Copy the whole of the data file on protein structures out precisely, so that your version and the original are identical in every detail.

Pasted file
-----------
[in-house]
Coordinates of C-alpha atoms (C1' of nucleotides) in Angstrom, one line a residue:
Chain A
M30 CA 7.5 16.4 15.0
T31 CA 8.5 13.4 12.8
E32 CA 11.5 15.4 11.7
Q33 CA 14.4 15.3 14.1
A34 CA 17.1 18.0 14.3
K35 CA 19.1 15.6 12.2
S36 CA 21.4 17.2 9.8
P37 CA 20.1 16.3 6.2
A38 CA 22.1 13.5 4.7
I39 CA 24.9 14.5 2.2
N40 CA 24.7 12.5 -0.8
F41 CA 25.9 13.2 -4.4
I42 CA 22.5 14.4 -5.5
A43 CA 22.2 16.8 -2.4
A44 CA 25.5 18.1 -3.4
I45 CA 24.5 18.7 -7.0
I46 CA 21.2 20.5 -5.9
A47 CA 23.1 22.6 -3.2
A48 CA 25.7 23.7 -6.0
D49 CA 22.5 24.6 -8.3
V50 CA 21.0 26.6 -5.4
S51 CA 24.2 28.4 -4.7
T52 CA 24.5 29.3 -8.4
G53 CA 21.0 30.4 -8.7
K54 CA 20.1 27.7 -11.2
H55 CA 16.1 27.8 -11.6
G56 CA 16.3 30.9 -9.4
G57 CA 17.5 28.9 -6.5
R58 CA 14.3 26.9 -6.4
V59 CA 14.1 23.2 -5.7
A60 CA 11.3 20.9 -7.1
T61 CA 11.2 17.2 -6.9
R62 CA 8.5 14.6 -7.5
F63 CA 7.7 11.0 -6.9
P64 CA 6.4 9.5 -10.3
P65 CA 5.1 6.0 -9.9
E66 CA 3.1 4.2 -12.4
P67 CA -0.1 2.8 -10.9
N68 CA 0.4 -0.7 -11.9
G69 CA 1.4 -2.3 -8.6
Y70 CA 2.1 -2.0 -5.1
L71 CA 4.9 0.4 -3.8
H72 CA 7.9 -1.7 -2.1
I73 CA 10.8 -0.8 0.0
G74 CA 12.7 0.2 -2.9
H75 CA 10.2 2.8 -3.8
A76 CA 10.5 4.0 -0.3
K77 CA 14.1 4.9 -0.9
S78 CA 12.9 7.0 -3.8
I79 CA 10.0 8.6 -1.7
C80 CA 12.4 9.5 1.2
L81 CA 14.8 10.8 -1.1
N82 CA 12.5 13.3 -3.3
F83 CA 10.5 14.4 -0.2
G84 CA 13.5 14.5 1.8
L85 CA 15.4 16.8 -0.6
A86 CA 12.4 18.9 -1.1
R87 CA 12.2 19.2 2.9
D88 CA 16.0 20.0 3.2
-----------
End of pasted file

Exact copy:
[in-house]
Coordinates of C-alpha atoms (C1' of nucleotides) in Angstrom, one line a residue:
Chain A
M30 CA 7.5 16.4 15.0
T31 CA 8.5 13.4 12.8
E32 CA 11.5 15.4 11.7
Q33 CA 14.4 15.3 14.1
A34 CA 17.1 18.0 14.3
K35 CA 19.1 15.6 12.2
S36 CA 21.4 17.2 9.8
P37 CA 20.1 16.3 6.2
A38 CA 22.1 13.5 4.7
I39 CA 24.9 14.5 2.2
N40 CA 24.7 12.5 -0.8
F41 CA 25.9 13.2 -4.4
I42 CA 22.5 14.4 -5.5
A43 CA 22.2 16.8 -2.4
A44 CA 25.5 18.1 -3.4
I45 CA 24.5 18.7 -7.0
I46 CA 21.2 20.5 -5.9
A47 CA 23.1 22.6 -3.2
A48 CA 25.7 23.7 -6.0
D49 CA 22.5 24.6 -8.3
V50 CA 21.0 26.6 -5.4
S51 CA 24.2 28.4 -4.7
T52 CA 24.5 29.3 -8.4
G53 CA 21.0 30.4 -8.7
K54 CA 20.1 27.7 -11.2
H55 CA 16.1 27.8 -11.6
G56 CA 16.3 30.9 -9.4
G57 CA 17.5 28.9 -6.5
R58 CA 14.3 26.9 -6.4
V59 CA 14.1 23.2 -5.7
A60 CA 11.3 20.9 -7.1
T61 CA 11.2 17.2 -6.9
R62 CA 8.5 14.6 -7.5
F63 CA 7.7 11.0 -6.9
P64 CA 6.4 9.5 -10.3
P65 CA 5.1 6.0 -9.9
E66 CA 3.1 4.2 -12.4
P67 CA -0.1 2.8 -10.9
N68 CA 0.4 -0.7 -11.9
G69 CA 1.4 -2.3 -8.6
Y70 CA 2.1 -2.0 -5.1
L71 CA 4.9 0.4 -3.8
H72 CA 7.9 -1.7 -2.1
I73 CA 10.8 -0.8 0.0
G74 CA 12.7 0.2 -2.9
H75 CA 10.2 2.8 -3.8
A76 CA 10.5 4.0 -0.3
K77 CA 14.1 4.9 -0.9
S78 CA 12.9 7.0 -3.8
I79 CA 10.0 8.6 -1.7
C80 CA 12.4 9.5 1.2
L81 CA 14.8 10.8 -1.1
N82 CA 12.5 13.3 -3.3
F83 CA 10.5 14.4 -0.2
G84 CA 13.5 14.5 1.8
L85 CA 15.4 16.8 -0.6
A86 CA 12.4 18.9 -1.1
R87 CA 12.2 19.2 2.9
D88 CA 16.0 20.0 3.2